Novemeber is the month when the focus of many in the USA shifts to giving and gratitude. It is perhaps brought on by the anticipation of the Thanksgiving season and the holidays that follow in the month of December. In order to honor giving (of thanks) and (the attitude of) gratitude, our four Sunday conversations in November will focus on four aspects of gratitude – the choices, the preparation, the expression, and the giving.
We begin with choices, and choosing gratitude. As I see it, our ability to choose is a wonderful freedom which we may often take for granted. In fact, the extent of how much inner freedom we experience may be directly correlated to the choices that we truly have. Beyond the number of choices, the quality of the choices that we are afforded is also important to our well-being. In order to dig a bit deeper, I came up with the following four classifications for our choices. I posit that true gratitude results from an optimal combination of one attribute from each class.
Class 1. The time-frame that the choice affects. It may be short (immediate), medium, or long. Of course, these are all ‘relative’ in nature – a ‘short’ time for us humans is an entire lifetime for a butterfly. But, sticking to humanity, the weight and consideration that we give to short-term choices is often much less than we give to our long-term ones. What we choose to eat for dinner is often an easy choice as compared to where we are going for vacation or what we choose as a career. Short. Medium. Long.
Class 2. The space-frame that the choice influences. These may be personal, local, or global. I could choose to sleep the extra fifteen minutes and lose my ‘window’ for morning meditation. The effect of that choice is mostly personal. Although, if said choice influences my attitude negatively, it could affect the locals around me. An example of a choice that (in)directly affects the local community, town or city around me is my decision at the voting booth. I would at least like to believe that it does. Examples of global influences of my choices would be ‘paper or plastic’, ‘GMO or non-GMO’, ‘gasoline or electric’ and so on. And then, of course, to weave the spaces all together is the ‘butterfly effect’. Not so cut and dry, is it?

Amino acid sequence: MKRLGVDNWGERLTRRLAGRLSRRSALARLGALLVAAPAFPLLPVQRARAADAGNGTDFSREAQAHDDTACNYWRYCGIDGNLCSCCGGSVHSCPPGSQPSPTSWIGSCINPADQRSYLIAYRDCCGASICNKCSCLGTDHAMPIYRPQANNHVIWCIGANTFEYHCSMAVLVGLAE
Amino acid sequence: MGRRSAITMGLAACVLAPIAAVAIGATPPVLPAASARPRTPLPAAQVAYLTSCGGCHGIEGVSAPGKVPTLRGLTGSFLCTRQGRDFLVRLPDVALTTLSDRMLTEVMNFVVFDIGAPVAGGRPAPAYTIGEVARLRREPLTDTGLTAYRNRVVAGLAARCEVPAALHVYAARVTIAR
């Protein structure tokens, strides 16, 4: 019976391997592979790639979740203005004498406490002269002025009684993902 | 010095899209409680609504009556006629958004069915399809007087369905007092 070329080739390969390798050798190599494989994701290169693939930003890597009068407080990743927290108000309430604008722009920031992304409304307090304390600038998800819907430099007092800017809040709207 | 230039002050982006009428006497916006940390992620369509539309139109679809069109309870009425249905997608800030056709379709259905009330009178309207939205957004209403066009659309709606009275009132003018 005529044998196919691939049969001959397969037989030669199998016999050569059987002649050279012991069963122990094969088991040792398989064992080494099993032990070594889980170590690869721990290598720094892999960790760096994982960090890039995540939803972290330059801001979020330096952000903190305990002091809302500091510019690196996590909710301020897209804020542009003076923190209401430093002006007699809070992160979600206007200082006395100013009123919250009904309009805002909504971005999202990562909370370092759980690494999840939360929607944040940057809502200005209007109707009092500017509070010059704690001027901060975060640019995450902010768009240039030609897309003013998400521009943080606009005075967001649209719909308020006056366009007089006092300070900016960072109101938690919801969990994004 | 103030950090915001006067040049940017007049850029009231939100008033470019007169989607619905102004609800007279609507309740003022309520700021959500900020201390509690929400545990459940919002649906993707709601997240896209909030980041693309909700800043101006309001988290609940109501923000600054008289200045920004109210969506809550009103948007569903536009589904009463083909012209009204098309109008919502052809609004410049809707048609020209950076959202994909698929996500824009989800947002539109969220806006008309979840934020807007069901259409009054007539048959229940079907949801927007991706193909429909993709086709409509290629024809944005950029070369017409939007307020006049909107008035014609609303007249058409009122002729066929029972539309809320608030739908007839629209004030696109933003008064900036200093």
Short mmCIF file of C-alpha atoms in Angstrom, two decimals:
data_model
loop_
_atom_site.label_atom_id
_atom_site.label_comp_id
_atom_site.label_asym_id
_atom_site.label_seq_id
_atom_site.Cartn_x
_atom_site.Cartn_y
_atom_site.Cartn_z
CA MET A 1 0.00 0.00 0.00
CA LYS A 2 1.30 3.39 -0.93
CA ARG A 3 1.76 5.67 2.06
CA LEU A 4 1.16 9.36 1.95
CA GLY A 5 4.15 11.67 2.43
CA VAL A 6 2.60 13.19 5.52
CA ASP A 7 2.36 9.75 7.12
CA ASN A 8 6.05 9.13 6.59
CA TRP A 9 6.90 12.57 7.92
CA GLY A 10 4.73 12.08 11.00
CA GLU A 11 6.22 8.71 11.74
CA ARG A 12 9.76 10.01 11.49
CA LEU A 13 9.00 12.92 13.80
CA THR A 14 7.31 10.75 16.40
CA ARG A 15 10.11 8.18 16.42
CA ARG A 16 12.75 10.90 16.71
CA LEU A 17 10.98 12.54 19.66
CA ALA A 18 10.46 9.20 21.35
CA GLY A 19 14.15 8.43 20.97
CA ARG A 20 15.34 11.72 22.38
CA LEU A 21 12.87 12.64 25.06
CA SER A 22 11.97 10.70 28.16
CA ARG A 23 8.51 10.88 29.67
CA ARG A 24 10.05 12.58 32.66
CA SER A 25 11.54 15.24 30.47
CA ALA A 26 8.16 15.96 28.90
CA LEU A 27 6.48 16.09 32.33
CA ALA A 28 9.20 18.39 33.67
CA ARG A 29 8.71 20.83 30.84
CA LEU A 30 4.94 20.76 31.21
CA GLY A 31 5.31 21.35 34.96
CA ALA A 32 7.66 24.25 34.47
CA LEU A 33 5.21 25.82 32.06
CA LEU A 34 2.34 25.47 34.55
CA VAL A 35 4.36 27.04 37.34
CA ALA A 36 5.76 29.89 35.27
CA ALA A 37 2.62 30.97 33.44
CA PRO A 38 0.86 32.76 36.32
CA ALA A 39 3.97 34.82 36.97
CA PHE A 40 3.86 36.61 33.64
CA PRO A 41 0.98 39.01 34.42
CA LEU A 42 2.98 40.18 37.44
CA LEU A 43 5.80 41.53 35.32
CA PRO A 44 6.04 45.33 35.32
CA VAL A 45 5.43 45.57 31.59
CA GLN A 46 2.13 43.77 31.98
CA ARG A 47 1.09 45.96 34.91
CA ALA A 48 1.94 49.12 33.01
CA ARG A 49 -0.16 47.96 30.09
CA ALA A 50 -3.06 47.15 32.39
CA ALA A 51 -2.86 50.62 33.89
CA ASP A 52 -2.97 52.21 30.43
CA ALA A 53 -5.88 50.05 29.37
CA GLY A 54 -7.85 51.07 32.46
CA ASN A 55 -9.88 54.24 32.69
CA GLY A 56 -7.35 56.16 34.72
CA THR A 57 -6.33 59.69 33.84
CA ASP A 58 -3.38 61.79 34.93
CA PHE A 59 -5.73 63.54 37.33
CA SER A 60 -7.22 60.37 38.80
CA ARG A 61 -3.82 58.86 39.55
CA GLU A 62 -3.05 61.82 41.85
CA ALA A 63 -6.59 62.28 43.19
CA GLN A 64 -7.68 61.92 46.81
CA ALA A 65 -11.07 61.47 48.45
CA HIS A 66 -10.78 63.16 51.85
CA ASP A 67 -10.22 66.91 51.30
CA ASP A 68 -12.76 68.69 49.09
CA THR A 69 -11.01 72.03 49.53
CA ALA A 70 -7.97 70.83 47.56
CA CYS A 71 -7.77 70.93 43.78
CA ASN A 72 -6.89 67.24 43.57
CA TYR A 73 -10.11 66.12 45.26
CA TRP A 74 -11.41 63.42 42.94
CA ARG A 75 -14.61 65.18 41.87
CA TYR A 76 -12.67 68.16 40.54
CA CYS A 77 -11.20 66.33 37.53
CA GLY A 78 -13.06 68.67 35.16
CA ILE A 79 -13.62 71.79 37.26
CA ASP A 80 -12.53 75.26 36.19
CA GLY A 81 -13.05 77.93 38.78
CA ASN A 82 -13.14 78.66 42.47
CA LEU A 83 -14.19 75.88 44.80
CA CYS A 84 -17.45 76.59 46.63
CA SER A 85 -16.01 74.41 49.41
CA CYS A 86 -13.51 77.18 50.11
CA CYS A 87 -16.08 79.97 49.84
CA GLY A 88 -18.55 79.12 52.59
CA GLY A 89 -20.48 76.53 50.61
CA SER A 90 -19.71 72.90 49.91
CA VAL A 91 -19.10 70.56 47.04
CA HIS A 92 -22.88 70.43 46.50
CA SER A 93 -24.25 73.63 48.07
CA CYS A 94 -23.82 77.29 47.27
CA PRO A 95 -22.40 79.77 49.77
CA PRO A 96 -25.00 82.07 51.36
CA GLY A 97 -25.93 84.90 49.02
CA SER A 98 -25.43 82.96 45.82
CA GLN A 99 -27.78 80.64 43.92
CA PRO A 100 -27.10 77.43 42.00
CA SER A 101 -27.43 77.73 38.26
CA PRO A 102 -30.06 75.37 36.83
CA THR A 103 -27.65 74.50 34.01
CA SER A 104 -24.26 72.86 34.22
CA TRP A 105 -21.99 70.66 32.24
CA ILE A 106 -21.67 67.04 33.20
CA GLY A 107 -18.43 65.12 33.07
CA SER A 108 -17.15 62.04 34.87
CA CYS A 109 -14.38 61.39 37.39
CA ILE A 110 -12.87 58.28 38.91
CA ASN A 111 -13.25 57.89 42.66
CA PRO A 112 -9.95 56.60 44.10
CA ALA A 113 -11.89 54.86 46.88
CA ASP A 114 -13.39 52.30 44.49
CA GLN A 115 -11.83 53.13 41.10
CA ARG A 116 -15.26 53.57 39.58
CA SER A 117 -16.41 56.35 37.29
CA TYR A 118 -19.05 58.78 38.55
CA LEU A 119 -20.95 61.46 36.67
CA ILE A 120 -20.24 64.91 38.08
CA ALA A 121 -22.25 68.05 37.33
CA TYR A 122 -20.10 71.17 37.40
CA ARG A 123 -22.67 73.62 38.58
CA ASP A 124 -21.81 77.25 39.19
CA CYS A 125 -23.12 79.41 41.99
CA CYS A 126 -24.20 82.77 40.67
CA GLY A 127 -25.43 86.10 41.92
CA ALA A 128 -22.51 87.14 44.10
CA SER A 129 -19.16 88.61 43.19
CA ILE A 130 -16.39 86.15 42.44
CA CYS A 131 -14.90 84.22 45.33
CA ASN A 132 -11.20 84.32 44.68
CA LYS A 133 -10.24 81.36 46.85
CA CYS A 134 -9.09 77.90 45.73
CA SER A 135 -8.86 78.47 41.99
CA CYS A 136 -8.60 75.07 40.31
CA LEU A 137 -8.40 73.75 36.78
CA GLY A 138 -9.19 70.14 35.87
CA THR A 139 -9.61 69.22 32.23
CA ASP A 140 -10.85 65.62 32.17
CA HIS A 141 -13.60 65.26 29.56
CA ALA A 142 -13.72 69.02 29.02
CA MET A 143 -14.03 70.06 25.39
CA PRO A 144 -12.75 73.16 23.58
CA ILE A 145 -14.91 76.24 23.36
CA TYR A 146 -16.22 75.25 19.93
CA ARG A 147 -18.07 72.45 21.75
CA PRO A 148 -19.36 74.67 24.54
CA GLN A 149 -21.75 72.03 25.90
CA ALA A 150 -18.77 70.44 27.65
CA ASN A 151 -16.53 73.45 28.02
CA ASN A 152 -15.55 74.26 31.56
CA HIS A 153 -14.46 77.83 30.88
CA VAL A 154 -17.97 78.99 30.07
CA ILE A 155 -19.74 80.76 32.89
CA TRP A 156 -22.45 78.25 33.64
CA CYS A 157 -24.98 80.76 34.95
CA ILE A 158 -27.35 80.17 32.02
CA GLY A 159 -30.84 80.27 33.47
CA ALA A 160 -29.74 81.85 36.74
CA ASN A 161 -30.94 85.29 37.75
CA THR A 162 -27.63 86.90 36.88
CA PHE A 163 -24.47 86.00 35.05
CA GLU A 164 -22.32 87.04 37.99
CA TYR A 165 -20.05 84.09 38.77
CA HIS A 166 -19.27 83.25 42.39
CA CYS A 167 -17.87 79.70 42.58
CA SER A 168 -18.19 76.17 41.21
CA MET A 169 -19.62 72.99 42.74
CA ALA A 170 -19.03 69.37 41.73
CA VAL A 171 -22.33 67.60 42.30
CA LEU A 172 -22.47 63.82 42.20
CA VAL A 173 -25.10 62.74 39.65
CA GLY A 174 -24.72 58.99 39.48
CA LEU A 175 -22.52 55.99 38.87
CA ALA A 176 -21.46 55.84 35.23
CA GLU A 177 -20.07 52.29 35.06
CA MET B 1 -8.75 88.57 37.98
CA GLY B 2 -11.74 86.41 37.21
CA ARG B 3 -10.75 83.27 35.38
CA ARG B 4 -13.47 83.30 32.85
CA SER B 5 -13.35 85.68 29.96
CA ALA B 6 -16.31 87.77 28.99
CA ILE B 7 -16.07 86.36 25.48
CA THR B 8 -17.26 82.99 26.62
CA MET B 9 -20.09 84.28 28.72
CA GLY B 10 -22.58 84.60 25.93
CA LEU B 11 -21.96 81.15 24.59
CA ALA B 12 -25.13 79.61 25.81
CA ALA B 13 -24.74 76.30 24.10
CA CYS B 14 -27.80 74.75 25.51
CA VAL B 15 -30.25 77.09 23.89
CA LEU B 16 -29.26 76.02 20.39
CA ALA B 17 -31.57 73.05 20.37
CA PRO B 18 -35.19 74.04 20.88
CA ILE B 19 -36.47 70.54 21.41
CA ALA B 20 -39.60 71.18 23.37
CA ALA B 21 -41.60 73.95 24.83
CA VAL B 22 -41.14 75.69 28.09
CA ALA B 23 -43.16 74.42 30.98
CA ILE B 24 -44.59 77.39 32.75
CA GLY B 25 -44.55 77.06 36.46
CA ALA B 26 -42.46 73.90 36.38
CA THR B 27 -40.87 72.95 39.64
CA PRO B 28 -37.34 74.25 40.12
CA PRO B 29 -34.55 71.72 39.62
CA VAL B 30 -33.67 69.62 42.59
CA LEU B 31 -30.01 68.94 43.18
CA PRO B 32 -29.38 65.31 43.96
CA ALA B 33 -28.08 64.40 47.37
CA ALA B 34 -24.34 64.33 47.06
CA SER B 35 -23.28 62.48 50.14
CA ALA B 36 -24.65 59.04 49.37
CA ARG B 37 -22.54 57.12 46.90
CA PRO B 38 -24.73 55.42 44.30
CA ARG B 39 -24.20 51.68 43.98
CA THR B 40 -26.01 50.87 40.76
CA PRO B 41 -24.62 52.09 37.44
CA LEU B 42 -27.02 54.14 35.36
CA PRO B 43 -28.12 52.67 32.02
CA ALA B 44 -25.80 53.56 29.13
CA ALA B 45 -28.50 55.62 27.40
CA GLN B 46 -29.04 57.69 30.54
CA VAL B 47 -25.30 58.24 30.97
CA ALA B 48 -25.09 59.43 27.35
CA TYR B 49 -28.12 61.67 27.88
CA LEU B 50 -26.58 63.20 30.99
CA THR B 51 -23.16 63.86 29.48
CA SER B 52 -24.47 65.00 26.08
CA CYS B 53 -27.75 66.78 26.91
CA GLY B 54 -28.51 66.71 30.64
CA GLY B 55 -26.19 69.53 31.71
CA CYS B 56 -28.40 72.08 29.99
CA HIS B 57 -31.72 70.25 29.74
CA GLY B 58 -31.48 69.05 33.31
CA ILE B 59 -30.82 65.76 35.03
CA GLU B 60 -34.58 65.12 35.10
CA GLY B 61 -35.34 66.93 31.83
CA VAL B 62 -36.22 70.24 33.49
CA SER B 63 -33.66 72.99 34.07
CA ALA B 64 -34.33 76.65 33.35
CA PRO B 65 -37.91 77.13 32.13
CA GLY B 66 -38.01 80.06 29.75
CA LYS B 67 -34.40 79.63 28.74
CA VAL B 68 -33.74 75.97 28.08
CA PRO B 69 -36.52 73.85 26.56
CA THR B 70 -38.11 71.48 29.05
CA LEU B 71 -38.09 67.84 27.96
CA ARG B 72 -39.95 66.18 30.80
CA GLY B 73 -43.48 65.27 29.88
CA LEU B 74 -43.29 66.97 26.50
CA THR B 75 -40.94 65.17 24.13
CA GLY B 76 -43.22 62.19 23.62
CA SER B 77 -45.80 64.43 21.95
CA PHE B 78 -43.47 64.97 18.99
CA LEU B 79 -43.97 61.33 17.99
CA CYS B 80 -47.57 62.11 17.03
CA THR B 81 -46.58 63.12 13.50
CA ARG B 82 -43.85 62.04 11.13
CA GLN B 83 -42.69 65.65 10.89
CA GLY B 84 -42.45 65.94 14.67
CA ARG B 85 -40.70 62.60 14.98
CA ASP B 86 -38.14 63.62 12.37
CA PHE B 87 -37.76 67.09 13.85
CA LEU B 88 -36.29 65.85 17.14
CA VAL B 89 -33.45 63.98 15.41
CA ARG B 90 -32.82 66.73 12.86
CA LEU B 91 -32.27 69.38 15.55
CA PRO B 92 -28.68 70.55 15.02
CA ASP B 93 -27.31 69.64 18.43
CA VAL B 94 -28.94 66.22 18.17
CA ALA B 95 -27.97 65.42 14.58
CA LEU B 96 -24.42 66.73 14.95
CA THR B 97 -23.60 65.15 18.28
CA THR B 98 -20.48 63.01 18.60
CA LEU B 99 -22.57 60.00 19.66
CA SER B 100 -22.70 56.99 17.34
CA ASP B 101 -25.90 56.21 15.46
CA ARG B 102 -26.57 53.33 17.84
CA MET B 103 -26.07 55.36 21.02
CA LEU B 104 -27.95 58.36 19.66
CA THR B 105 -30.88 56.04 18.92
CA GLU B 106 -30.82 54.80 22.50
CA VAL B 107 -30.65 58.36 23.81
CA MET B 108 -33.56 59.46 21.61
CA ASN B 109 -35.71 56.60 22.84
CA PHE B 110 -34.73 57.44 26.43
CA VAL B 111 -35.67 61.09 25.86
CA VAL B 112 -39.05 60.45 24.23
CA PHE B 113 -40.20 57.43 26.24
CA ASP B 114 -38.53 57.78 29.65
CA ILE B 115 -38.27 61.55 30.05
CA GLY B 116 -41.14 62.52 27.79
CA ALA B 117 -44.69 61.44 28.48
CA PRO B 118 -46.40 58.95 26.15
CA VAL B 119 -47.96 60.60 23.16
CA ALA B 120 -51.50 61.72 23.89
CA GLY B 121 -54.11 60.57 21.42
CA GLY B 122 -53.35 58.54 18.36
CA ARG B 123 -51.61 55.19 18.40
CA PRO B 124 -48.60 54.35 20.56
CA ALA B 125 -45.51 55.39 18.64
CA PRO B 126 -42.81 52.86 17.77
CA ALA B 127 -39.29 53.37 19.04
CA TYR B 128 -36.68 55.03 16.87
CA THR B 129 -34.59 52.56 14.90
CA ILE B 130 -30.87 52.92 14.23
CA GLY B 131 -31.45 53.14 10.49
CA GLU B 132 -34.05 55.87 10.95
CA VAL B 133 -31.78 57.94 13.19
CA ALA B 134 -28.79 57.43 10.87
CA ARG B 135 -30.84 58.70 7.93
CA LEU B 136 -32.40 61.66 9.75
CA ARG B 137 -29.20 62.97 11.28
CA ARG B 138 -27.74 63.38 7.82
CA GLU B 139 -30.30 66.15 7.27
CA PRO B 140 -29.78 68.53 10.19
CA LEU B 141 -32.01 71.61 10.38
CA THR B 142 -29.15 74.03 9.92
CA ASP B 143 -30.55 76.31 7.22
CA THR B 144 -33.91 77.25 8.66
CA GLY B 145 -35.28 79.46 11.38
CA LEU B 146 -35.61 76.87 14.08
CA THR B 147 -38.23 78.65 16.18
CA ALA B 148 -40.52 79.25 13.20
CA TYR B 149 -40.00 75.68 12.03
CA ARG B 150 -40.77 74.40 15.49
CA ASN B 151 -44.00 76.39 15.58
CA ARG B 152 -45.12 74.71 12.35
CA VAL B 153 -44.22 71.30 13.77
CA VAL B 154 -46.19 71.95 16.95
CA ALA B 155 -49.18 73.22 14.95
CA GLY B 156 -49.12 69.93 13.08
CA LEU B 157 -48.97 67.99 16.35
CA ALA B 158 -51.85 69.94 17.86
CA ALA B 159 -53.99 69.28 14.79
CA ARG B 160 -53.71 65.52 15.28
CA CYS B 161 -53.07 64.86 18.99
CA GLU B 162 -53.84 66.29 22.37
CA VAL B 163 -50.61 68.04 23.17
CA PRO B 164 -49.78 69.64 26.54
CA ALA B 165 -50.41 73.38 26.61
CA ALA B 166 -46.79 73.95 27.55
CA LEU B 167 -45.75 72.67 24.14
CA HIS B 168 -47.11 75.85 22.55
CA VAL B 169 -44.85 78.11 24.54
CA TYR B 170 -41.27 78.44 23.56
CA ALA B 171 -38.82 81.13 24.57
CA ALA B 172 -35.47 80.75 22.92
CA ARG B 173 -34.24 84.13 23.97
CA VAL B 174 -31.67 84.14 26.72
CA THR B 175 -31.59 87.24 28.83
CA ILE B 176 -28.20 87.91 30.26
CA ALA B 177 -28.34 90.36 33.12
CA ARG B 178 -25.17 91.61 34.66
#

Class 3. The domain that the choice impacts. Mind, Body or Spirit. What we choose to input into our mind (through our senses) is a qualified choice that we make in every moment. As I write this post, there are a lot of external inputs competing for my mindspace. I am choosing to actively filter out a lot of the inessential ones. I hope I am choosing well for the sake of some degree of coherence. The body and its well-being is largely dependent on the quality of our food and air and water choices. And what about our spirit? How do we make choices that will be helpful and healthful for the heart and spirit? We may have to make choices that address the health and healing of our mind and body. Then, within a sound, healthy mind and body, gratitude will flourish, and our spiritual choices will be most impactful to us and those around us.
Class 4. Our choices affect our attitudes. According to Sage Patanjali, these are – compassion (towards suffering), joy (in their joy), friendship (to those friendly to us), and indifference (to those of wicked intent). It is when our choices grow these four attitudes in a positive way, that inner gratitude manifests fully. Our peace becomes unshakable and has a permanence about it. In such choosing, we are not anxious or fearful that our choices are going to be negated by those made by others. We have made our choice in the highest awareness possible to us in the current state of our mind, body and spirit.
There are a lot of possibilities for us in our choices, particularly when we view them in the four-class framework presented above. In fact, there are one hundred and eight of them. As we live our lives, and make our conscious, sub-conscious and super-conscious choices, we can use this classification to help guide us. If the classes seem arbitrary or incomplete to you, I invite and welcome you to extend, modify and edit them. Create your own choice framework. Play with it. Evaluate it from time to time.
Above all, I know that our freedom to choose, even if others consider us to be making a mistaken choice, is our greatest freedom (Mahatma Gandhi). And for that, we can be grateful. Isn’t that wonderful?
Join us in our weekly #SpiritChat on twitter – Sunday, November 6th 2016 at 9amET/2pmUTC/7:30pm India. Let us discuss our choice framework with a sense of gratitude. Namaste 🙂 (Note that the USA reverts to ‘Standard Time’ this Sunday, so adjust your clocks if you are in the USA. For other countries, the chat will happen an hour later than usual – unless you are choosing to push back your clocks by an hour too!)